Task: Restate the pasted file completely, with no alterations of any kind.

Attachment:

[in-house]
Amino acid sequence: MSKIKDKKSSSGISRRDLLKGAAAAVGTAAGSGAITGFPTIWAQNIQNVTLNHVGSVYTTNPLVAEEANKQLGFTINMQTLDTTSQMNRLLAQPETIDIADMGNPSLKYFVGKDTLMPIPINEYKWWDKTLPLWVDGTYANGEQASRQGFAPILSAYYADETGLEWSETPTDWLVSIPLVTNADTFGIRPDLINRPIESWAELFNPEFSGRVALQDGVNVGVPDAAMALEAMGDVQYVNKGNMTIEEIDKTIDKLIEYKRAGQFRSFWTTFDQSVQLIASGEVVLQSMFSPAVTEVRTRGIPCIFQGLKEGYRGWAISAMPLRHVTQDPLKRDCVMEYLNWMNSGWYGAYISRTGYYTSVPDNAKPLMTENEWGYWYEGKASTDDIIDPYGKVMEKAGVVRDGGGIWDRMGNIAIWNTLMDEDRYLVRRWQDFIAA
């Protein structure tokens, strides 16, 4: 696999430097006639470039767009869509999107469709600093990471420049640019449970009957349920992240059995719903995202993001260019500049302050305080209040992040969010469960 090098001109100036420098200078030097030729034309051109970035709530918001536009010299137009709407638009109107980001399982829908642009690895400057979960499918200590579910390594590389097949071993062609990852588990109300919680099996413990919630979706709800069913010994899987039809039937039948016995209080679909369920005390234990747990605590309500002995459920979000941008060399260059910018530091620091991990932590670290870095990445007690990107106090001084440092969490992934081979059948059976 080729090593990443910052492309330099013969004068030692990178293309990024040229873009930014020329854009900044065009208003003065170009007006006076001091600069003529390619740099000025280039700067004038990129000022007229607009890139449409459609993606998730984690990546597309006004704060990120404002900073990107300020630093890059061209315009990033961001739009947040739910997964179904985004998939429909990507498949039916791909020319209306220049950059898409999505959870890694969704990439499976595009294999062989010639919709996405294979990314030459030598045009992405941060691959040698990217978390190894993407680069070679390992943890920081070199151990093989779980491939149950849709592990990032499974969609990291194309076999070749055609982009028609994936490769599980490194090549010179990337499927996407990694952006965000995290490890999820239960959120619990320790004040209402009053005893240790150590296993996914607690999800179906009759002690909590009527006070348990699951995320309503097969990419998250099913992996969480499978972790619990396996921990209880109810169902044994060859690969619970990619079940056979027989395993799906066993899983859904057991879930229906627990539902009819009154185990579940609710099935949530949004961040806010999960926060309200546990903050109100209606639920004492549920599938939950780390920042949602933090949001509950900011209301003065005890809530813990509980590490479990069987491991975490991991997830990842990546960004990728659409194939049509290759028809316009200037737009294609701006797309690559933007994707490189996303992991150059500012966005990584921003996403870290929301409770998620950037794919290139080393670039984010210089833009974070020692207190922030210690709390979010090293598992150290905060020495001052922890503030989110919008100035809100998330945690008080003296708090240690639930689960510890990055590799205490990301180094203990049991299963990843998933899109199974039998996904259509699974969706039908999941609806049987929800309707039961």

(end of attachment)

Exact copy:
[in-house]
Amino acid sequence: MSKIKDKKSSSGISRRDLLKGAAAAVGTAAGSGAITGFPTIWAQNIQNVTLNHVGSVYTTNPLVAEEANKQLGFTINMQTLDTTSQMNRLLAQPETIDIADMGNPSLKYFVGKDTLMPIPINEYKWWDKTLPLWVDGTYANGEQASRQGFAPILSAYYADETGLEWSETPTDWLVSIPLVTNADTFGIRPDLINRPIESWAELFNPEFSGRVALQDGVNVGVPDAAMALEAMGDVQYVNKGNMTIEEIDKTIDKLIEYKRAGQFRSFWTTFDQSVQLIASGEVVLQSMFSPAVTEVRTRGIPCIFQGLKEGYRGWAISAMPLRHVTQDPLKRDCVMEYLNWMNSGWYGAYISRTGYYTSVPDNAKPLMTENEWGYWYEGKASTDDIIDPYGKVMEKAGVVRDGGGIWDRMGNIAIWNTLMDEDRYLVRRWQDFIAA
């Protein structure tokens, strides 16, 4: 696999430097006639470039767009869509999107469709600093990471420049640019449970009957349920992240059995719903995202993001260019500049302050305080209040992040969010469960 090098001109100036420098200078030097030729034309051109970035709530918001536009010299137009709407638009109107980001399982829908642009690895400057979960499918200590579910390594590389097949071993062609990852588990109300919680099996413990919630979706709800069913010994899987039809039937039948016995209080679909369920005390234990747990605590309500002995459920979000941008060399260059910018530091620091991990932590670290870095990445007690990107106090001084440092969490992934081979059948059976 080729090593990443910052492309330099013969004068030692990178293309990024040229873009930014020329854009900044065009208003003065170009007006006076001091600069003529390619740099000025280039700067004038990129000022007229607009890139449409459609993606998730984690990546597309006004704060990120404002900073990107300020630093890059061209315009990033961001739009947040739910997964179904985004998939429909990507498949039916791909020319209306220049950059898409999505959870890694969704990439499976595009294999062989010639919709996405294979990314030459030598045009992405941060691959040698990217978390190894993407680069070679390992943890920081070199151990093989779980491939149950849709592990990032499974969609990291194309076999070749055609982009028609994936490769599980490194090549010179990337499927996407990694952006965000995290490890999820239960959120619990320790004040209402009053005893240790150590296993996914607690999800179906009759002690909590009527006070348990699951995320309503097969990419998250099913992996969480499978972790619990396996921990209880109810169902044994060859690969619970990619079940056979027989395993799906066993899983859904057991879930229906627990539902009819009154185990579940609710099935949530949004961040806010999960926060309200546990903050109100209606639920004492549920599938939950780390920042949602933090949001509950900011209301003065005890809530813990509980590490479990069987491991975490991991997830990842990546960004990728659409194939049509290759028809316009200037737009294609701006797309690559933007994707490189996303992991150059500012966005990584921003996403870290929301409770998620950037794919290139080393670039984010210089833009974070020692207190922030210690709390979010090293598992150290905060020495001052922890503030989110919008100035809100998330945690008080003296708090240690639930689960510890990055590799205490990301180094203990049991299963990843998933899109199974039998996904259509699974969706039908999941609806049987929800309707039961």